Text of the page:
Offshoring 'threatens data security'

Apr 05 2004 by Brian Amble Print This Article

Better safeguards need to be put in place to protect the growing volume of personal and financial data on UK consumers held in offshore call centres, according to a group of British Euro MPs.

The Members of the European Parliament, backed by British union Amicus, are calling for better protection for consumer data sent overseas as a result of offshoring agreements.

MEPs are tabling a motion at the Employment and Social Affairs Committee calling for an investigation into the issue.

They also want regulation to prevent unauthorised access of personal details being processed abroad. The Data Protection Act requires company's maintain servers within the EU but allows that data to be processed anywhere.

Amicus, which campaigns vigorously against offshoring, has predicted that 200,000 jobs will be exported by 2008. It claims that this means every banking and personal finance customer will be forced to allow their details out of the UK.

David Fleming, Amicus National Secretary for Finance, said that offshoring is "an accident waiting to happen.

"It is only a matter of time before a serious crime is committed which ruin the reputation of the British financial services industry," he said.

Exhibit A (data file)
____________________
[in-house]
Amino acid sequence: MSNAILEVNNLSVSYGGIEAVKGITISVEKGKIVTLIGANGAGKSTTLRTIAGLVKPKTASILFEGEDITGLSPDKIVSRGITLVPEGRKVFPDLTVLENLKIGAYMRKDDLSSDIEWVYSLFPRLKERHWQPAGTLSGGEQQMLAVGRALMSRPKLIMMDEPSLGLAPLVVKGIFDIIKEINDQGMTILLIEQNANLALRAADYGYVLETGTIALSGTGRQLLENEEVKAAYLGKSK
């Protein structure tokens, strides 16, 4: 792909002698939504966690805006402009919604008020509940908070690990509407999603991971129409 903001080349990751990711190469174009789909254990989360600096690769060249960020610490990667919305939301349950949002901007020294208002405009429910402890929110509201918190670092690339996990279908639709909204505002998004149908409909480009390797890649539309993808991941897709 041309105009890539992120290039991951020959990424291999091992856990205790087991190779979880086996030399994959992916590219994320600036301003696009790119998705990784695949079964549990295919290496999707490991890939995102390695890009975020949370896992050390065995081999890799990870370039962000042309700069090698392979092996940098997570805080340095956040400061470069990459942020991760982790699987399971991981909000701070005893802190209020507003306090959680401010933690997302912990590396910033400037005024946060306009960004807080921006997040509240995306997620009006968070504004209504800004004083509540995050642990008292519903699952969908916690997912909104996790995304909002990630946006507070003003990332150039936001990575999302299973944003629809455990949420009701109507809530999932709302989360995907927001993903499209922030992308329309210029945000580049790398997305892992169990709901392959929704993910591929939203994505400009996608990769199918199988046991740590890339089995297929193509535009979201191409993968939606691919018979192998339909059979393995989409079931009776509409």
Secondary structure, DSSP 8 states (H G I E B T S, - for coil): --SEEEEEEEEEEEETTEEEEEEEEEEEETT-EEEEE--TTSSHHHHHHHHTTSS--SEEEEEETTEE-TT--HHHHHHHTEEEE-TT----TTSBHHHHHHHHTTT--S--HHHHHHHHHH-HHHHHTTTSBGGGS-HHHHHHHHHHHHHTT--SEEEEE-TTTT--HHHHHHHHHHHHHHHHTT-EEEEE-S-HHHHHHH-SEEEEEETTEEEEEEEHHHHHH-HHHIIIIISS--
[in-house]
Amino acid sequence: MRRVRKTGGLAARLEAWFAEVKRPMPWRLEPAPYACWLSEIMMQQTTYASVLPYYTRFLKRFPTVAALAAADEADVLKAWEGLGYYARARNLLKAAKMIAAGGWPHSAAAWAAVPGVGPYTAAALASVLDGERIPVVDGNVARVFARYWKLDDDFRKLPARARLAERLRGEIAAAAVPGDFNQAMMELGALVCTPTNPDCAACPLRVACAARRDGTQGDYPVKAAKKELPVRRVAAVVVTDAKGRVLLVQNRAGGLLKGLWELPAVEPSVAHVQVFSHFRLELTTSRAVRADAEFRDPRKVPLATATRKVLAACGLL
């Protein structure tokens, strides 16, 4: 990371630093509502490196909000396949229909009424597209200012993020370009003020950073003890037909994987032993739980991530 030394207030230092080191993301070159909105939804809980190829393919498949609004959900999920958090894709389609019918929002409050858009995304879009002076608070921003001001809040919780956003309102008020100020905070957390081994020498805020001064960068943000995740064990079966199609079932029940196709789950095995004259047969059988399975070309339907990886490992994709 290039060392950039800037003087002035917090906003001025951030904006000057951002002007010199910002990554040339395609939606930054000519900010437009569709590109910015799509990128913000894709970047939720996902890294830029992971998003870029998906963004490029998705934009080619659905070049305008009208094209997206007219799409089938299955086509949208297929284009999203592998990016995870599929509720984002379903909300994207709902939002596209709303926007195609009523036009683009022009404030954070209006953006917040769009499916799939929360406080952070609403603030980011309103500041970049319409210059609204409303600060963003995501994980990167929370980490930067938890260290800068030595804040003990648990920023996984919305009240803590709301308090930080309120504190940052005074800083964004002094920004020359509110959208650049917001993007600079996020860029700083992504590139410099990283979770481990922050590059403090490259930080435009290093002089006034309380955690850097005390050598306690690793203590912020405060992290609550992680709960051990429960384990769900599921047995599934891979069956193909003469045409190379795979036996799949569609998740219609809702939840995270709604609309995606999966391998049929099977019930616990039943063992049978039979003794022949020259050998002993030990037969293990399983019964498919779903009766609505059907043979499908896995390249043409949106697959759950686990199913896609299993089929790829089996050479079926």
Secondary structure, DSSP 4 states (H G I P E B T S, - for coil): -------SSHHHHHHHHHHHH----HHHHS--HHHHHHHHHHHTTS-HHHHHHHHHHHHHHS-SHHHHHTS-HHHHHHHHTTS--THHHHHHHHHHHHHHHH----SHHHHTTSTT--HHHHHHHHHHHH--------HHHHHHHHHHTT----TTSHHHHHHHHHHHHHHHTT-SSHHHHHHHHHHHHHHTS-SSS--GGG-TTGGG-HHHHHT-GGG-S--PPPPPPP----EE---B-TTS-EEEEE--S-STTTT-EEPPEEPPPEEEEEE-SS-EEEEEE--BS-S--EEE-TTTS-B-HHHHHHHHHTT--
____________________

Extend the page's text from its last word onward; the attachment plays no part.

Some UK financial services firms, notably Legal & General, Nationwide, Alliance & Leicester and Royal Bank of Scotland, have publicly stated that they will not offshore any of their UK-based operations to India.

The giant credit card provider Capital One recently scrapped a deal with Wipro when it emerged that call centre staff were offering customers excessive credit limits.

Last year, Australian-owned Myers Credit Cards also pulled out of its outsourcing contracts in India after a customer backlash over levels of service.

Research has found that workers in British call centres answer 25 per cent more calls per hour than employees in India and resolve 17 per cent more of these calls first time.

Although British companies which outsource work to India say they have systems and processes in place to prevent fraud, evidence has emerged that criminals have tried to bribe Indian call centre workers to get access to customer credit card details.

Earlier this year, the Evening Standard newspaper reported that organised gangs in India had offered the equivalent of a year's-worth of wages to call centre staff in return for details on UK credit card accounts.